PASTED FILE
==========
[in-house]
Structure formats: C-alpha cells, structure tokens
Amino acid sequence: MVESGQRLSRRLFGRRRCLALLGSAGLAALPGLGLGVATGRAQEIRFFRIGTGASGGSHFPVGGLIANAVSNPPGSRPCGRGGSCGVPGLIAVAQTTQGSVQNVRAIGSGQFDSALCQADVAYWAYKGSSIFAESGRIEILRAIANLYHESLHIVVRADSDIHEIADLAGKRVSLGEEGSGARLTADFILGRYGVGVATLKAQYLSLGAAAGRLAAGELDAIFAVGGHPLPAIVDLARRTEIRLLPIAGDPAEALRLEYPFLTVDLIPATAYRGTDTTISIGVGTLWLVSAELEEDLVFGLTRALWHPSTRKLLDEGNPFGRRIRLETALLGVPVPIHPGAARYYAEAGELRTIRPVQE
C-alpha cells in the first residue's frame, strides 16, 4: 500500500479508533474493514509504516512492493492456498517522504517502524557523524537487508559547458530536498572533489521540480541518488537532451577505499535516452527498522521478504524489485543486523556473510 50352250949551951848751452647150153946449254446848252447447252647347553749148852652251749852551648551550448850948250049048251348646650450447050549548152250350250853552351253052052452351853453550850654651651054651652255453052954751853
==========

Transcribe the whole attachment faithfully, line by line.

[in-house]
Structure formats: C-alpha cells, structure tokens
Amino acid sequence: MVESGQRLSRRLFGRRRCLALLGSAGLAALPGLGLGVATGRAQEIRFFRIGTGASGGSHFPVGGLIANAVSNPPGSRPCGRGGSCGVPGLIAVAQTTQGSVQNVRAIGSGQFDSALCQADVAYWAYKGSSIFAESGRIEILRAIANLYHESLHIVVRADSDIHEIADLAGKRVSLGEEGSGARLTADFILGRYGVGVATLKAQYLSLGAAAGRLAAGELDAIFAVGGHPLPAIVDLARRTEIRLLPIAGDPAEALRLEYPFLTVDLIPATAYRGTDTTISIGVGTLWLVSAELEEDLVFGLTRALWHPSTRKLLDEGNPFGRRIRLETALLGVPVPIHPGAARYYAEAGELRTIRPVQE
C-alpha cells in the first residue's frame, strides 16, 4: 500500500479508533474493514509504516512492493492456498517522504517502524557523524537487508559547458530536498572533489521540480541518488537532451577505499535516452527498522521478504524489485543486523556473510 50352250949551951848751452647150153946449254446848252447447252647347553749148852652251749852551648551550448850948250049048251348646650450447050549548152250350250853552351253052052452351853453550850654651651054651652255453052954751853